Drought develops 🏜️
This past week, the U.S. Drought Monitor classified a “moderate drought” across most of the mid-Hudson Valley, following two months of rainfall deficits and the 7th hottest July on record.
August has picked up where July left off, with Poughkeepsie reaching a stifling 99 degrees on Thursday, the region’s hottest temperature since July 2011 or in more than 11 years.
My curiosity got the best of me and I ended up ranking historical June and July aridity through a derived metric that combines air temperature, precipitation, cloud cover, and evaporation.
Turns out, June-July 2022 ranked as the 10th most arid compared to all June-July periods over the last six decades in the Hudson Valley. The graphic below is (hopefully) pretty self explanatory, but green blocks indicate wetter years and brown indicates dryness or drought.
The 1960s drought is well documented and researched, particularly as it pertains to low rainfall in the Catskills and impact on the New York City water supply system, which draws on the Delaware River. The Delaware provides approximately half of New York City’s water supply and another 1960s-style drought sequence would put some serious strain on the system given population growth.
Currently, NYC’s water storage is at 81% compared to a historical norm of 89%.
By now, you’re definitely wondering when things will get wetter and cooler. Good news, there will be *a little* relief this week…
A slow-moving front will generate some scattered rain and thunderstorm activity later Tuesday and again on Wednesday, but not enough to be a drought-breaker. After a very hot and humid start to the week, it will turn much more comfortable toward the end.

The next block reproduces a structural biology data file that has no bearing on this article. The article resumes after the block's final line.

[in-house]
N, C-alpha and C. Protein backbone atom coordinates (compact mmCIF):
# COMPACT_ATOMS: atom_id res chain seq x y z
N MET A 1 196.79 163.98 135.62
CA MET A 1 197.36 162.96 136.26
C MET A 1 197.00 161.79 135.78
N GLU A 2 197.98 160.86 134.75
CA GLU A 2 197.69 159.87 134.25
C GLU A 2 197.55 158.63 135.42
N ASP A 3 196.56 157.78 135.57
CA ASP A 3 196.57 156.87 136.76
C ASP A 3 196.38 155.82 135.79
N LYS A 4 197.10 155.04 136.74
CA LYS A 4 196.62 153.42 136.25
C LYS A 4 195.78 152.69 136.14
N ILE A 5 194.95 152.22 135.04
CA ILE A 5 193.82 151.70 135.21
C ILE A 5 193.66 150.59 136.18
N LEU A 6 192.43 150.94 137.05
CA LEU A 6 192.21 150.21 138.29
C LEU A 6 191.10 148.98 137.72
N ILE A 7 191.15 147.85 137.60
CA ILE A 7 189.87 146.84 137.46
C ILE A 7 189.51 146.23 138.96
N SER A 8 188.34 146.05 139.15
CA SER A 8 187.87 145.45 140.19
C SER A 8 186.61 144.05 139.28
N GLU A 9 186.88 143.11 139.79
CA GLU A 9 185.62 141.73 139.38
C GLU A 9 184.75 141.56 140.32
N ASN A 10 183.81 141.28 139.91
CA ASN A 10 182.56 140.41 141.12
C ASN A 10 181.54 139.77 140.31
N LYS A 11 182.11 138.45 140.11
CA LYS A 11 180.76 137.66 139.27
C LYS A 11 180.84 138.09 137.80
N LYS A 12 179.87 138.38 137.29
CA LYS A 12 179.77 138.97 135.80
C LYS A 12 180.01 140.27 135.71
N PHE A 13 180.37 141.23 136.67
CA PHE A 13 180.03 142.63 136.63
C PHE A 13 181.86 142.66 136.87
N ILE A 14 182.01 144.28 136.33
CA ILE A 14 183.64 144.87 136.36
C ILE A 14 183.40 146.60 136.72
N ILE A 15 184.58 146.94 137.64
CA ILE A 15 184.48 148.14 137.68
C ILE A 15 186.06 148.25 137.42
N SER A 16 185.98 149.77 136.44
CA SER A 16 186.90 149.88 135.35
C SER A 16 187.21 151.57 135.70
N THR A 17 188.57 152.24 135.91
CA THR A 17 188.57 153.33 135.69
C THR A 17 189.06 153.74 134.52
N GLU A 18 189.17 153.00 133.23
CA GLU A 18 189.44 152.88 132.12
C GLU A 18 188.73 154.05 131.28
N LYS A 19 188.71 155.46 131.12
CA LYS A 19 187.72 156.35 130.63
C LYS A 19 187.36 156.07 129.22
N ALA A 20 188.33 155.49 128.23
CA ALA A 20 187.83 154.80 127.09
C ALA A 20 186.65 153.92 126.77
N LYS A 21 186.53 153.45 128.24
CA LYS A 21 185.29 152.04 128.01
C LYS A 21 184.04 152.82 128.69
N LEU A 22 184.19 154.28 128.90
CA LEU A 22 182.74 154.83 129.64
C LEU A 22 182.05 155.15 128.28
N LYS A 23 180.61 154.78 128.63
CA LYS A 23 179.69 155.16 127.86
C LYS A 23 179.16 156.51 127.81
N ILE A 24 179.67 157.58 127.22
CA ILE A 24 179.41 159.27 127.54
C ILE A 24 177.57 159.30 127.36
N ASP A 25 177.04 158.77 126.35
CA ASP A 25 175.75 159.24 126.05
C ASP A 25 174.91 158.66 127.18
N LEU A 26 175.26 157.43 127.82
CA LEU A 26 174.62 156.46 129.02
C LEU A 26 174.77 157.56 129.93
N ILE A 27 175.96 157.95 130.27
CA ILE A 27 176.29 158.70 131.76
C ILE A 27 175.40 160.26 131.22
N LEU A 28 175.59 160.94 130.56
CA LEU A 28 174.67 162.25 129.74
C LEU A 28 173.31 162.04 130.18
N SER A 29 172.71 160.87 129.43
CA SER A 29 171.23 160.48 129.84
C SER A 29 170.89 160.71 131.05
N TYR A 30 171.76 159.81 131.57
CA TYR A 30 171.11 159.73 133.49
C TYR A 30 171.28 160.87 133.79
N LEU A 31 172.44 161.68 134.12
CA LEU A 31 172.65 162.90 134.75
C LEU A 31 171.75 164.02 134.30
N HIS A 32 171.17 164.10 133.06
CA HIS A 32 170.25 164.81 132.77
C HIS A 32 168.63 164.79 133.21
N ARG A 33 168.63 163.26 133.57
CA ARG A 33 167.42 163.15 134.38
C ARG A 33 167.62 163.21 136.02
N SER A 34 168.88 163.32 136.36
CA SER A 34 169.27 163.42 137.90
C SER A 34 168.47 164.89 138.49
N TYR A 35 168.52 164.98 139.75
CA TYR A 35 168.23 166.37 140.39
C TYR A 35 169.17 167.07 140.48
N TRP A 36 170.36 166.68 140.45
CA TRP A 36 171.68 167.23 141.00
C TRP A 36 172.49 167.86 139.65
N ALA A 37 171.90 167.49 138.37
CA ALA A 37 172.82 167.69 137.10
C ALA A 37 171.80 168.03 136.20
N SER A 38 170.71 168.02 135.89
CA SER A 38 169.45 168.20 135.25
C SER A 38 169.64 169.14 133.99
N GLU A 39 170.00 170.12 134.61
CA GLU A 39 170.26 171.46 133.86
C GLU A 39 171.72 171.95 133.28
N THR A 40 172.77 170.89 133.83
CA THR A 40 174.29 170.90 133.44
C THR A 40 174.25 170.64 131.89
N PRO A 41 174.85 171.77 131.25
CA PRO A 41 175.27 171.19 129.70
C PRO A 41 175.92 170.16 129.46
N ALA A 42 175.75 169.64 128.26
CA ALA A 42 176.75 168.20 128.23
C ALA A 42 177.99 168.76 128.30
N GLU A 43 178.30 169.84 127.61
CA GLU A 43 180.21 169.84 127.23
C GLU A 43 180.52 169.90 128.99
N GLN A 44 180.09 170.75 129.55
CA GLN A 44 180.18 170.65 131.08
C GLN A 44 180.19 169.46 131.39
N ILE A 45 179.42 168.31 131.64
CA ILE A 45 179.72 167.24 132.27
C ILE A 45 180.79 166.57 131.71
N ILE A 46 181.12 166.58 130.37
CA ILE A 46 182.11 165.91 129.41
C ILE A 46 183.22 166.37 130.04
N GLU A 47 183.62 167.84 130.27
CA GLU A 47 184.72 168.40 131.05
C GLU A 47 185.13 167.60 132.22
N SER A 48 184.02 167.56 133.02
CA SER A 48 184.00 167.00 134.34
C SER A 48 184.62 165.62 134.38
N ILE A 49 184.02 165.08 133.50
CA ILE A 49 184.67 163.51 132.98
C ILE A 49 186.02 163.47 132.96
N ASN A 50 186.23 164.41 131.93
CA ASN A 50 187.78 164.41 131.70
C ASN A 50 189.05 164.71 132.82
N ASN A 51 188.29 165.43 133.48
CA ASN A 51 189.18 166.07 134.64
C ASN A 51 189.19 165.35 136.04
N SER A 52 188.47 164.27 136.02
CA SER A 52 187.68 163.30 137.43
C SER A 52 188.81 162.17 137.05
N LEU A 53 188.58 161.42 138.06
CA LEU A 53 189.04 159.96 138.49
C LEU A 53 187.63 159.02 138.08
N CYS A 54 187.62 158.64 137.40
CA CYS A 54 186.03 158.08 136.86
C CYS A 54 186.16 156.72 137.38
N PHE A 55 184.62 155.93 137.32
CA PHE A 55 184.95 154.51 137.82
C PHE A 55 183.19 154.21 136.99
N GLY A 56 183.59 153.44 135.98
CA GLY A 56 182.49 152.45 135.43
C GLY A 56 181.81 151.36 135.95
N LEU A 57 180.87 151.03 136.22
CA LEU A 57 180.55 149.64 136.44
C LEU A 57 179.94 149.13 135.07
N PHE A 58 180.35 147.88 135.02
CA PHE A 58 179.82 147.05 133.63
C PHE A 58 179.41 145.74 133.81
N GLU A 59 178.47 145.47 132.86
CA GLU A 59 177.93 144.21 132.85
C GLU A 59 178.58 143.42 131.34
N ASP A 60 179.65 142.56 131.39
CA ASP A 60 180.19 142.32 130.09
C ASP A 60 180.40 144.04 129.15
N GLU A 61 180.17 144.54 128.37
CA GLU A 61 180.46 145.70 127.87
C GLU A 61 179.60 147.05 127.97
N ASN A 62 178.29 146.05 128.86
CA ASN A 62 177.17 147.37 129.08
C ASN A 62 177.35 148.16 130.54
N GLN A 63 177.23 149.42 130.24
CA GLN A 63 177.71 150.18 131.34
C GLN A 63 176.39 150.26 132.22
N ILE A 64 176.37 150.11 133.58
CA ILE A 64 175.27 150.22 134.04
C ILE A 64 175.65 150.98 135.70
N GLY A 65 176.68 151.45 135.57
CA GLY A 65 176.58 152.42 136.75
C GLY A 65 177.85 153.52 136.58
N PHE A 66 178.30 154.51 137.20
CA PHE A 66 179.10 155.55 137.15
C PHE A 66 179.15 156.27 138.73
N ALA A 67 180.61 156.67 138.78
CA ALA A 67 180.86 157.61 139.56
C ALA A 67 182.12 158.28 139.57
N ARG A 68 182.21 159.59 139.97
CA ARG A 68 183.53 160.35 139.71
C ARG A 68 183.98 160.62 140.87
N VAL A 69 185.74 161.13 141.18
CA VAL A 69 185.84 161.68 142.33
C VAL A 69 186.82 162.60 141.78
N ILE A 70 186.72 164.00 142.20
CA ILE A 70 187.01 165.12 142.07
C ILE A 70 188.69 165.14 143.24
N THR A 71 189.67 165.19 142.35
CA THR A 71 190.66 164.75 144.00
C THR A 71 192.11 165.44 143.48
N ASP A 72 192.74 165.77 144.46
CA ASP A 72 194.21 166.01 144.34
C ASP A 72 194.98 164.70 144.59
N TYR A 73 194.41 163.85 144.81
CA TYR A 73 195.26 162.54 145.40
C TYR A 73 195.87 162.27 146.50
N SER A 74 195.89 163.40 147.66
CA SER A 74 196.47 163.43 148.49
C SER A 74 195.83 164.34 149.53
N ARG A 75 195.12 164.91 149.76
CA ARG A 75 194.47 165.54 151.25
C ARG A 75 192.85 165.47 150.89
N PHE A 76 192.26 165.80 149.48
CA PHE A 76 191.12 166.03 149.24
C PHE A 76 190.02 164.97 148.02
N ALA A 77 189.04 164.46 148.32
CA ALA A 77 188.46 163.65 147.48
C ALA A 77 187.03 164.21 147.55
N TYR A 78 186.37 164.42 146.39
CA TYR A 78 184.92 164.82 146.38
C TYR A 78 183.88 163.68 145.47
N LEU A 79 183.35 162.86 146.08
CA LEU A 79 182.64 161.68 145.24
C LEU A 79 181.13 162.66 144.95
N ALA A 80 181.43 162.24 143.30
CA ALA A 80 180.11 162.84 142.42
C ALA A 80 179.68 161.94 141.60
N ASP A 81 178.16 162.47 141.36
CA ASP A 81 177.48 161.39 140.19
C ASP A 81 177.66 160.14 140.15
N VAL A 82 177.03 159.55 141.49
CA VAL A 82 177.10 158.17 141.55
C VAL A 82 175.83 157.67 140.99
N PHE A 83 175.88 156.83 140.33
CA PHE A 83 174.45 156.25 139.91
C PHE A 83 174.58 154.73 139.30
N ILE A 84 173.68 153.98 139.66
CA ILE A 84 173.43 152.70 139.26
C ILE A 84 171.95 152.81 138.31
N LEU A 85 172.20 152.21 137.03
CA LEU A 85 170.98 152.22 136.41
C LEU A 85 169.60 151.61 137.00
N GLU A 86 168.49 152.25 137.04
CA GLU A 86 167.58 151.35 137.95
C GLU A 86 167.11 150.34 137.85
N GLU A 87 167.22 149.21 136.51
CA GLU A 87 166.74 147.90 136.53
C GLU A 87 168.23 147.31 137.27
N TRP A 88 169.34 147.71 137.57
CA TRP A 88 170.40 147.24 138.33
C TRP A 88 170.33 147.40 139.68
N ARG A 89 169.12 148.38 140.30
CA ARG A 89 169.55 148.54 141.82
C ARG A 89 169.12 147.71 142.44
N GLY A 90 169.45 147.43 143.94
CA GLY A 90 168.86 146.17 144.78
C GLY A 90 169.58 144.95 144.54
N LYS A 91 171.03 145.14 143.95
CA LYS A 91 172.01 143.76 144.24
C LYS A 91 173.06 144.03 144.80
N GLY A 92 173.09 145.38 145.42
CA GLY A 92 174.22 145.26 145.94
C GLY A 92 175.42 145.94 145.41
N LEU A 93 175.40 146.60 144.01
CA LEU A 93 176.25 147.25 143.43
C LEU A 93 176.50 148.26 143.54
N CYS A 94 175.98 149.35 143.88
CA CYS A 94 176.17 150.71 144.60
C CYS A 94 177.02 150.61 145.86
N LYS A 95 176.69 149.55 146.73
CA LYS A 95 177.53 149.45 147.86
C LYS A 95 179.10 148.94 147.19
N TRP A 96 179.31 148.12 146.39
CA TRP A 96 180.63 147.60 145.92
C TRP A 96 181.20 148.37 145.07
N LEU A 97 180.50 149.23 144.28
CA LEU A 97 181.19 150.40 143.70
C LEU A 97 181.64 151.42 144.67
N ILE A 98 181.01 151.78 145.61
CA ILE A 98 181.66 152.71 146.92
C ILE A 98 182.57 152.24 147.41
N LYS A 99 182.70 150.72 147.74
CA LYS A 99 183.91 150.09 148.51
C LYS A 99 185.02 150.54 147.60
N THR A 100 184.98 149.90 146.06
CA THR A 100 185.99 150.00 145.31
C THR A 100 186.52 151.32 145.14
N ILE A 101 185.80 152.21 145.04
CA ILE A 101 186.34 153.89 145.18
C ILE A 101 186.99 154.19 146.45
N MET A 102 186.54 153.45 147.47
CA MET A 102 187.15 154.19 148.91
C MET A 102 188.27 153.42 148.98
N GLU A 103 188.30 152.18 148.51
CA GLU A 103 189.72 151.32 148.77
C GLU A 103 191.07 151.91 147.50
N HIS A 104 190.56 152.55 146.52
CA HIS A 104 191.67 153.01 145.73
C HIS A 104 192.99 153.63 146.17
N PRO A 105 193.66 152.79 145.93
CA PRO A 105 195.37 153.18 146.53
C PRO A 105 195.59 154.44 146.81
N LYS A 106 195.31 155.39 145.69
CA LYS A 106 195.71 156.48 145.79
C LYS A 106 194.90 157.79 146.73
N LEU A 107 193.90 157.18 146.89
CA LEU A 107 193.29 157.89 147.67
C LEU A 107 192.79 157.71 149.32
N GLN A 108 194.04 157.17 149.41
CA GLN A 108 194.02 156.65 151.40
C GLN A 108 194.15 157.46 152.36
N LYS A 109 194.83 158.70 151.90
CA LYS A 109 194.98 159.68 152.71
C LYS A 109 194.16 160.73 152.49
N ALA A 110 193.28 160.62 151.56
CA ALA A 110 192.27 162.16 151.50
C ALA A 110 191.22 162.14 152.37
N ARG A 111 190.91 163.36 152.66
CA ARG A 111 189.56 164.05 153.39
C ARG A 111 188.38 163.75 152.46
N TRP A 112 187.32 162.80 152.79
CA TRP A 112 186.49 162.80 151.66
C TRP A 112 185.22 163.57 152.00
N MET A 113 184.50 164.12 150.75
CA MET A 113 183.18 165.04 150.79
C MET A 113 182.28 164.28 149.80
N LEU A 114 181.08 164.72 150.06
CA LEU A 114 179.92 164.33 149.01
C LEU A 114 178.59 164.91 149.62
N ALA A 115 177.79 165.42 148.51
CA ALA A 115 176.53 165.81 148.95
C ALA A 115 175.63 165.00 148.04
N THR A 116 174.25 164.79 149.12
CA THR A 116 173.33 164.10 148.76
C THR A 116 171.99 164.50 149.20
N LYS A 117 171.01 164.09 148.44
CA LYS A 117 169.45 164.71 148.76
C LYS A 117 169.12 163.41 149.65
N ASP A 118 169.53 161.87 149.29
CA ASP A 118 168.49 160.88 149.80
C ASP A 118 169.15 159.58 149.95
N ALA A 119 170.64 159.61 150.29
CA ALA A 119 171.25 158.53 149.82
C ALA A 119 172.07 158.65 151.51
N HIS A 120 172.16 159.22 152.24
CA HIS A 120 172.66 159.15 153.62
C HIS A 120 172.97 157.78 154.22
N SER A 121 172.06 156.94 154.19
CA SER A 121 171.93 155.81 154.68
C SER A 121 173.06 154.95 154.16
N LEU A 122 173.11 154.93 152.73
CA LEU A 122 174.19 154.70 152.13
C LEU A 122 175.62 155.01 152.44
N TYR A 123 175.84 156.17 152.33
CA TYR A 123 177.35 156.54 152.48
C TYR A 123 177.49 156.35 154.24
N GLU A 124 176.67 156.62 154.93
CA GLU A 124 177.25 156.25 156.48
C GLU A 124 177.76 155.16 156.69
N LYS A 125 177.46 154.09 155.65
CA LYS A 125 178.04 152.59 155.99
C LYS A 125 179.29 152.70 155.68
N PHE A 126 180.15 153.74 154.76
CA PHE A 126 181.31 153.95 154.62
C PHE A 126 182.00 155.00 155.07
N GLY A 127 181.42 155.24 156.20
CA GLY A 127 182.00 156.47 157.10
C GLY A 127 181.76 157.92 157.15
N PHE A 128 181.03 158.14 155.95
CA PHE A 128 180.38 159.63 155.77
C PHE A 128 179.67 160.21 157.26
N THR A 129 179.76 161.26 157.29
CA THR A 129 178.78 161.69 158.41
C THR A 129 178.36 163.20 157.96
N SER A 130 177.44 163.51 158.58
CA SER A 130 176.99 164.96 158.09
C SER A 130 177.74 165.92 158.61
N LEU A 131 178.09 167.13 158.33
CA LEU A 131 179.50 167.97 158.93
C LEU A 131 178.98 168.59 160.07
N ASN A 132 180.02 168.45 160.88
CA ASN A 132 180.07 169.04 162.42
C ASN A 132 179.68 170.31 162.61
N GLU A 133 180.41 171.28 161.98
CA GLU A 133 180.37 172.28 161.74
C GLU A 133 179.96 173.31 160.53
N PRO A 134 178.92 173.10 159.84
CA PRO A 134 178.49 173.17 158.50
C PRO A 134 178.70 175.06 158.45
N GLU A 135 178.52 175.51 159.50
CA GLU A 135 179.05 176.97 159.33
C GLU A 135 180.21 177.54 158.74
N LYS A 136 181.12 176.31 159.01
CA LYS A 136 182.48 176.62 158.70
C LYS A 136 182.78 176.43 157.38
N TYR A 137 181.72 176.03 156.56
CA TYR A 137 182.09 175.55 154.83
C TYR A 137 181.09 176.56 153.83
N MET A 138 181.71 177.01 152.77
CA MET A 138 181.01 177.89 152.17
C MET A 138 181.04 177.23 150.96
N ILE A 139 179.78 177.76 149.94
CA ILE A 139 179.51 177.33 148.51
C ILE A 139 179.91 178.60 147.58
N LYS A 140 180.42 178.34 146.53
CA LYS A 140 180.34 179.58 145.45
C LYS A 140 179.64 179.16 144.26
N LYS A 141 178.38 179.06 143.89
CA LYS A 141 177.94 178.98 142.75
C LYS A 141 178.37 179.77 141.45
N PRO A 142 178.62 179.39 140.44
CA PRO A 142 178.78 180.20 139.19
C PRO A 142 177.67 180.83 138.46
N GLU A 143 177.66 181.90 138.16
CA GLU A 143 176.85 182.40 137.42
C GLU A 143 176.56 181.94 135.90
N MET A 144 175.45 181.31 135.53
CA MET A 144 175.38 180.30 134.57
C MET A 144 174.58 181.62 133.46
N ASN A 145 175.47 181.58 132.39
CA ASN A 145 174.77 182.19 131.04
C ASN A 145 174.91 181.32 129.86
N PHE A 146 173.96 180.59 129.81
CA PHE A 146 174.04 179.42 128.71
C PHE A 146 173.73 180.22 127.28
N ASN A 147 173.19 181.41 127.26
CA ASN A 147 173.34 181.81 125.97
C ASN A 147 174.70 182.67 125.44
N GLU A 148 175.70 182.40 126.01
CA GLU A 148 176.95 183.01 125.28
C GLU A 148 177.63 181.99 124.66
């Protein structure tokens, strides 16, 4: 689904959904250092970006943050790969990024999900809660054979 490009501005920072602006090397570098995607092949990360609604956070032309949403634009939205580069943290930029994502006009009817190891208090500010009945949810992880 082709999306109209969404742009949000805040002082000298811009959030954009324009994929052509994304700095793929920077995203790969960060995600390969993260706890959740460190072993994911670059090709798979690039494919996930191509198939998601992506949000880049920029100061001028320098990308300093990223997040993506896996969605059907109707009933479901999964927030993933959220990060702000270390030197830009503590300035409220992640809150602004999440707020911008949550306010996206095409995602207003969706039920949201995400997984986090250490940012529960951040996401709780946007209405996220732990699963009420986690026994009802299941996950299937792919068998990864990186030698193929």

The humidity will tail off on Thursday before a more appreciable drop off on Friday. It’s definitely looking like an opportunity to give the AC a break and open up the windows!
Right now, the weekend weather is looking pretty fantastic and the nice stuff could linger into the week of the 15th.
The map below shows where 10-day temperatures are forecast to exceed 90 degrees (white outline), 100 degrees (yellow outline), and 105 degrees (black outline). The Hudson Valley falls into the 90+ degree category, thanks to the hot start to the week. The Southern Plains, Oklahoma and Texas specifically, remains the epicenter of extreme heat.
Further afield, we’ll need to watch the tropics, which look to heat up as the climatological peak of hurricane season approaches over the next month. There’s a sign for more activity than normal near the U.S. East Coast.
South Island showing off
Last weekend, I shared some spectacularly snowy photos from New Zealand’s South Island. They’re well worth a look if you missed them and there’s a few more on my Instagram. Frankly, it’s tough to take a bad picture in this place!
Exhibit A - amazing rainbow over snow-covered mountain and lake 🌈
Exhibit B - brilliant window seat views ✈️
Exhibit C - crazy amount of snow in those hills (~9 feet) 🏔️
On that note, it’s hard to believe that meteorological autumn will arrive in the Hudson Valley in just over three weeks…